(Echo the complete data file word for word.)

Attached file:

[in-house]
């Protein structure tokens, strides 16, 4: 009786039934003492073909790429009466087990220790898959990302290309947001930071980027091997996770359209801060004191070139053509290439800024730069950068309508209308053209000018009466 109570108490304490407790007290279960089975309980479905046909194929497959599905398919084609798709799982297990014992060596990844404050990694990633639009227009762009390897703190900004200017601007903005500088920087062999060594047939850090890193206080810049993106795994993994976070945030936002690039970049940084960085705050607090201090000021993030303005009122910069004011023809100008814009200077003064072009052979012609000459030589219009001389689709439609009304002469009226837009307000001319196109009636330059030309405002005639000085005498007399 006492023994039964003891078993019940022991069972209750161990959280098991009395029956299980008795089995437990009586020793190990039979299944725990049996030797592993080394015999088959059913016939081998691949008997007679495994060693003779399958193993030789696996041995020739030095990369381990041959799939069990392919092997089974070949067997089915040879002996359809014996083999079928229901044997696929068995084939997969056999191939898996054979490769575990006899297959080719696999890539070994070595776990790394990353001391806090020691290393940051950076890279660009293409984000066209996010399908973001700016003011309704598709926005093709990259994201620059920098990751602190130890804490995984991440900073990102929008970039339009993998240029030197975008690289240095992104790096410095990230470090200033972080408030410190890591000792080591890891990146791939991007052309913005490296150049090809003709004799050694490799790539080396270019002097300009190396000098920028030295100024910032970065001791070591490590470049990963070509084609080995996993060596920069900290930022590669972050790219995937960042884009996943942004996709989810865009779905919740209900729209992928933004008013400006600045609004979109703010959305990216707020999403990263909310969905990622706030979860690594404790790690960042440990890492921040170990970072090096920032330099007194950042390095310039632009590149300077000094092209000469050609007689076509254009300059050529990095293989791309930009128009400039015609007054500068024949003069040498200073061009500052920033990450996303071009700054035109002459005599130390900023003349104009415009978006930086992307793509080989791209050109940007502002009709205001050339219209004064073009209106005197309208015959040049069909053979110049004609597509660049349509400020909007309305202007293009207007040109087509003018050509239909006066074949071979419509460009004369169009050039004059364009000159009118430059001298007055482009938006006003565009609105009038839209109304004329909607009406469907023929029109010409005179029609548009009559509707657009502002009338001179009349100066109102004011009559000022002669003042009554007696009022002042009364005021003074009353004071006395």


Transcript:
[in-house]
């Protein structure tokens, strides 16, 4: 009786039934003492073909790429009466087990220790898959990302290309947001930071980027091997996770359209801060004191070139053509290439800024730069950068309508209308053209000018009466 109570108490304490407790007290279960089975309980479905046909194929497959599905398919084609798709799982297990014992060596990844404050990694990633639009227009762009390897703190900004200017601007903005500088920087062999060594047939850090890193206080810049993106795994993994976070945030936002690039970049940084960085705050607090201090000021993030303005009122910069004011023809100008814009200077003064072009052979012609000459030589219009001389689709439609009304002469009226837009307000001319196109009636330059030309405002005639000085005498007399 006492023994039964003891078993019940022991069972209750161990959280098991009395029956299980008795089995437990009586020793190990039979299944725990049996030797592993080394015999088959059913016939081998691949008997007679495994060693003779399958193993030789696996041995020739030095990369381990041959799939069990392919092997089974070949067997089915040879002996359809014996083999079928229901044997696929068995084939997969056999191939898996054979490769575990006899297959080719696999890539070994070595776990790394990353001391806090020691290393940051950076890279660009293409984000066209996010399908973001700016003011309704598709926005093709990259994201620059920098990751602190130890804490995984991440900073990102929008970039339009993998240029030197975008690289240095992104790096410095990230470090200033972080408030410190890591000792080591890891990146791939991007052309913005490296150049090809003709004799050694490799790539080396270019002097300009190396000098920028030295100024910032970065001791070591490590470049990963070509084609080995996993060596920069900290930022590669972050790219995937960042884009996943942004996709989810865009779905919740209900729209992928933004008013400006600045609004979109703010959305990216707020999403990263909310969905990622706030979860690594404790790690960042440990890492921040170990970072090096920032330099007194950042390095310039632009590149300077000094092209000469050609007689076509254009300059050529990095293989791309930009128009400039015609007054500068024949003069040498200073061009500052920033990450996303071009700054035109002459005599130390900023003349104009415009978006930086992307793509080989791209050109940007502002009709205001050339219209004064073009209106005197309208015959040049069909053979110049004609597509660049349509400020909007309305202007293009207007040109087509003018050509239909006066074949071979419509460009004369169009050039004059364009000159009118430059001298007055482009938006006003565009609105009038839209109304004329909607009406469907023929029109010409005179029609548009009559509707657009502002009338001179009349100066109102004011009559000022002669003042009554007696009022002042009364005021003074009353004071006395």